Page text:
The Consumer Financial Protection Bureau (the CFPB) and Wells Fargo have agreed to a $4 million penalty for Wells Fargo’s student loan practices.
According to the CFPB Wells Fargo was improperly charging late fees, telling customers that partial payments would not count when in actuality they would settle some accounts, and for failing to correct inaccurate negative information submitted to the credit agencies.
Wells Fargo denies any wrongdoing but has agreed to the terms to put the matter behind them.
A portion of the $4 million agreement will be paid to borrowers who were victims of the improper practices. Wells Fargo is currently preparing a plan to submit to the CFPB to identify the affected borrowers.
While $4 million may be a drop in the bucket for a large lender like Wells Fargo, this agreement is a big news for most student loan borrowers.
If you have spent any time managing your student loans, odds are pretty good that you have run into one or all of the following:
- inaccurate information from your loan servicer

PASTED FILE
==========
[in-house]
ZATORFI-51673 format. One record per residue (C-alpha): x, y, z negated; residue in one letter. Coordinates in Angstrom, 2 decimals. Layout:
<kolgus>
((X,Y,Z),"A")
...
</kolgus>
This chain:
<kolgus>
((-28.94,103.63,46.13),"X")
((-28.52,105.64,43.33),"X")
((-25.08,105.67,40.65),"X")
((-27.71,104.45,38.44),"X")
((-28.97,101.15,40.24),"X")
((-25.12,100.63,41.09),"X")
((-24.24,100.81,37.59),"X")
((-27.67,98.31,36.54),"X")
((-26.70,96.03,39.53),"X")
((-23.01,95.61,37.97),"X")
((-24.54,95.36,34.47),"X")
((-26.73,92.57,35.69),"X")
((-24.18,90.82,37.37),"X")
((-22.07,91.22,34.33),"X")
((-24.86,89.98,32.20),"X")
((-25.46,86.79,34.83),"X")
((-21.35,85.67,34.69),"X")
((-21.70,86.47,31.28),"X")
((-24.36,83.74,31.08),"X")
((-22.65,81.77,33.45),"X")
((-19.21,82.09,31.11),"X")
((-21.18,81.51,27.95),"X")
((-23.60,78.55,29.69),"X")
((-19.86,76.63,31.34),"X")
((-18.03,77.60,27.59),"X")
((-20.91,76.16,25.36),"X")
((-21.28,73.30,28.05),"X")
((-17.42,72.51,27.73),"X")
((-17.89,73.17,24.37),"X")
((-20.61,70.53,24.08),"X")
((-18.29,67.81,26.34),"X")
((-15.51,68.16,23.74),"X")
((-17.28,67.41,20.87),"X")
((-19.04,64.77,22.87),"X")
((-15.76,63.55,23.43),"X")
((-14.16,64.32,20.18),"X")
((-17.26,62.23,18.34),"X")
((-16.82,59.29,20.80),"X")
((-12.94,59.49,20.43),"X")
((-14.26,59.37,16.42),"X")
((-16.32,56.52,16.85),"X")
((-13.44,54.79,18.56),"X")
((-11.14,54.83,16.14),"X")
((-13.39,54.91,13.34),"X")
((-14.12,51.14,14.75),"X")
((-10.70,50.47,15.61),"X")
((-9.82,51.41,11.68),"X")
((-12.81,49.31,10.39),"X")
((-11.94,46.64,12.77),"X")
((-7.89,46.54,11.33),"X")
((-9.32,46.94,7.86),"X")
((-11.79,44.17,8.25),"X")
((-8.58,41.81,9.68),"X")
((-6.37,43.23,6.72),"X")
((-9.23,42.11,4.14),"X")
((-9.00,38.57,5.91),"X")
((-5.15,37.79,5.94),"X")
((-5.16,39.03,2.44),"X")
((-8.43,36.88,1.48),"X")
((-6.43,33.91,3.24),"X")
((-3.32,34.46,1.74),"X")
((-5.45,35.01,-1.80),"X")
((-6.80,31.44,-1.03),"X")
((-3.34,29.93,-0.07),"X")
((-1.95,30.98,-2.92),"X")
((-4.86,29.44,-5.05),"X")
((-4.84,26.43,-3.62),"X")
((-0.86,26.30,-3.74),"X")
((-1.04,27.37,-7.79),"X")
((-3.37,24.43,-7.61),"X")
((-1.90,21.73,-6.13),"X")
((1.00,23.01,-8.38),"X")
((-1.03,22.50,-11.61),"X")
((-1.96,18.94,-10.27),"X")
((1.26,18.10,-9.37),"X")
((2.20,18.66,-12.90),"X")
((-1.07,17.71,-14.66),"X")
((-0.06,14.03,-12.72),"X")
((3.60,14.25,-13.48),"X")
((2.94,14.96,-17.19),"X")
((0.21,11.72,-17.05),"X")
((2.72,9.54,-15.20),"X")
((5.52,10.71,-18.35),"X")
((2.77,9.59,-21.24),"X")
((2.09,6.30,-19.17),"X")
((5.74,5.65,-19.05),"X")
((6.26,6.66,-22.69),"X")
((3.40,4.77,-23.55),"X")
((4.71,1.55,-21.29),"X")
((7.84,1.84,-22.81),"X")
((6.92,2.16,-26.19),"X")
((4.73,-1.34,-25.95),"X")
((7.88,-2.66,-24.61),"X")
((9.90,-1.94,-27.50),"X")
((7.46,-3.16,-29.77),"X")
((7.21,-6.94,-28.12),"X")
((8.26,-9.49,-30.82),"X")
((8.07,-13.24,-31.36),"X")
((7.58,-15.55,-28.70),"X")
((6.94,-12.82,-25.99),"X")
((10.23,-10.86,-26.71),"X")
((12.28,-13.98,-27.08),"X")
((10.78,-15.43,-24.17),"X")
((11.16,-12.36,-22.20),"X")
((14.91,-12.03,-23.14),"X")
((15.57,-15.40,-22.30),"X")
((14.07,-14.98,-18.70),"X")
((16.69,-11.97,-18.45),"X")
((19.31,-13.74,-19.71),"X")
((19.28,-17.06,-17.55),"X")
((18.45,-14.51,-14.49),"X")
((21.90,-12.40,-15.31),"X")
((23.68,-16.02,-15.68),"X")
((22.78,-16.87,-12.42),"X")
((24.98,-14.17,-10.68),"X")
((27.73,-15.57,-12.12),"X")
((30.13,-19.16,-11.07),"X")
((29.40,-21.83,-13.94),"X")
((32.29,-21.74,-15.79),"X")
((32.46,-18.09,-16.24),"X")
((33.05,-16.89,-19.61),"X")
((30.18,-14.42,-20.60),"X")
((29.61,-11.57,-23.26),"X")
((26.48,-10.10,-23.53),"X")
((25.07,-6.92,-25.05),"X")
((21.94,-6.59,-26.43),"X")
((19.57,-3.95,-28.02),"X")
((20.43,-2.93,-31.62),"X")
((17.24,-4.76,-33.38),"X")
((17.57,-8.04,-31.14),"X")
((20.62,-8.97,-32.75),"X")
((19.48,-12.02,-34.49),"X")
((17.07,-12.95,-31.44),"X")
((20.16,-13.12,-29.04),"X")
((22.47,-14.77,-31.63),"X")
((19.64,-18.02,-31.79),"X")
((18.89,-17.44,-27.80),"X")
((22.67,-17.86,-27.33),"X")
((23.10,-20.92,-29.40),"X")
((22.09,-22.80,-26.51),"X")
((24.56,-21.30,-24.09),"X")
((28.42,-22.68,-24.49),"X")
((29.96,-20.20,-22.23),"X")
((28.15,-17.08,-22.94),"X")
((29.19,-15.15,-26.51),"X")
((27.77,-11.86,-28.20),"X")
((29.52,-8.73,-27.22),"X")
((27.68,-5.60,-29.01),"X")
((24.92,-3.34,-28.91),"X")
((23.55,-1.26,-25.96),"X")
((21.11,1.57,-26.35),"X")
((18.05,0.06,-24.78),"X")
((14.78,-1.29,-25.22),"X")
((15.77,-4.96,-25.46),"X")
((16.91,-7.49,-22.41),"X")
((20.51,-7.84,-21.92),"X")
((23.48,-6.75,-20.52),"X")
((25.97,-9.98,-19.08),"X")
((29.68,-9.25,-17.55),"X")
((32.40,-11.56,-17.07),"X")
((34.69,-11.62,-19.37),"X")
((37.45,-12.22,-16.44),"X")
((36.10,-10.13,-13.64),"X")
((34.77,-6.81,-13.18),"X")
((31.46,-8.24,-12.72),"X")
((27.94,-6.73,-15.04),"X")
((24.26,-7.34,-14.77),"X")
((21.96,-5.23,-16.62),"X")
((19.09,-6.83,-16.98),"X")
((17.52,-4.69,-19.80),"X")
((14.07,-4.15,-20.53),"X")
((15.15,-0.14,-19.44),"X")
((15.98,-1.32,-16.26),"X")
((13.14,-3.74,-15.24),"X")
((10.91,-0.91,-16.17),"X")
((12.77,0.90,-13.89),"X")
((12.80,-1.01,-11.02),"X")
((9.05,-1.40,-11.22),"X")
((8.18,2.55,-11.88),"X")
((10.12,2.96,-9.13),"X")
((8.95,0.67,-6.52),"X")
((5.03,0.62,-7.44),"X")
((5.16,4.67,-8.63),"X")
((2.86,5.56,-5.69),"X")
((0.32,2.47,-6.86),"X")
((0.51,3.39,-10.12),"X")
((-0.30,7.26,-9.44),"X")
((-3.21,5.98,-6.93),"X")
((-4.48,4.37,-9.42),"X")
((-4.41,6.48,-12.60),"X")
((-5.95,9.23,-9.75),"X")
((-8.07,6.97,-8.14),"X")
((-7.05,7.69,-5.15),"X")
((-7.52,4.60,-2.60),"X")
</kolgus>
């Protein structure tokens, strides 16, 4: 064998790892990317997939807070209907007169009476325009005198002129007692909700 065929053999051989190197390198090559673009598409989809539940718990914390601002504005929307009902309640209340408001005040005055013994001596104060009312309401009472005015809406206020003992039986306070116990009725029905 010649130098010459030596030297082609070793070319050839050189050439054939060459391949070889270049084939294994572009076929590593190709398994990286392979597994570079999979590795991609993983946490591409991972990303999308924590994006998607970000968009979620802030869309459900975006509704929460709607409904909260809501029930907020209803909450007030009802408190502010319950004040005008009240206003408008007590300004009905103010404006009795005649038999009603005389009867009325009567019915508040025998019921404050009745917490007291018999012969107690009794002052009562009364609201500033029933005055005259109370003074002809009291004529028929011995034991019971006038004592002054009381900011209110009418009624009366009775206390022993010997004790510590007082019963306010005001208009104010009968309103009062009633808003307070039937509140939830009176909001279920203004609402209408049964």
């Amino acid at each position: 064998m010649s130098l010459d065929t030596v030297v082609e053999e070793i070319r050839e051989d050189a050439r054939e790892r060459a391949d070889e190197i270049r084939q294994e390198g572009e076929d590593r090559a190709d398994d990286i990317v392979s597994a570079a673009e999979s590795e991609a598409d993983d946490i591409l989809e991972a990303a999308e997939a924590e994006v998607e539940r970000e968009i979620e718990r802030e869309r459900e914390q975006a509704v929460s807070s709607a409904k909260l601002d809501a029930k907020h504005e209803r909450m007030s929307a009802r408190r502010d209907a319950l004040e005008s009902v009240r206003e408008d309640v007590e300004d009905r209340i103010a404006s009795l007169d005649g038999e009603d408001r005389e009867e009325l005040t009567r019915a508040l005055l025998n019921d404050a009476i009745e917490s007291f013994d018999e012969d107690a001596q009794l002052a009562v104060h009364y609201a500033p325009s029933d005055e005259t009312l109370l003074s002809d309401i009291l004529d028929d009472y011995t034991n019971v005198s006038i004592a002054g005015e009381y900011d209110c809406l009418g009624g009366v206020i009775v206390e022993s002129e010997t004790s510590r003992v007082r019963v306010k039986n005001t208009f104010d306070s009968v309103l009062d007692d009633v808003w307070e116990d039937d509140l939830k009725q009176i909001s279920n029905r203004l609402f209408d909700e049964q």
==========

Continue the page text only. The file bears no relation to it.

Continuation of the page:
- improper late fees
- failing to correct inaccurate negative information sent to the credit bureaus
This case will serve as a warning to other student loan companies to make sure they are not guilty of any of these illegal student loan practices.
Using this information to your advantage
If you have been the victim of one of these student loan issues, it is definitely tempting to call your lender and remind them of the $4 million penalty Wells Fargo had to pay for doing the same thing that is happening in your individual situation.
Unfortunately, this will not likely help your cause. Odds are pretty good you are talking with a customer support representative who is just trying to operate off a script and could care less about a massive payout made by another lender.
Instead, pay attention to the words and phrases used by the CFPB in the news articles regarding this incident. If you ever run into a situation where bad information is costing you money or negative reporting isn’t being corrected, report your lender directly to the CFPB.
By going this route you accomplish several things. First, you let your lender know that you are serious about addressing this issue – this is not some idle threat. Second, you get the attention of someone at your lender a little higher up on the food chain. This individual will be in a better position to address your issue than an average customer support person. Finally, you get the CFPB involved. In the CFPB’s short existence, the agency has proven to be a true advocate for student loan borrowers.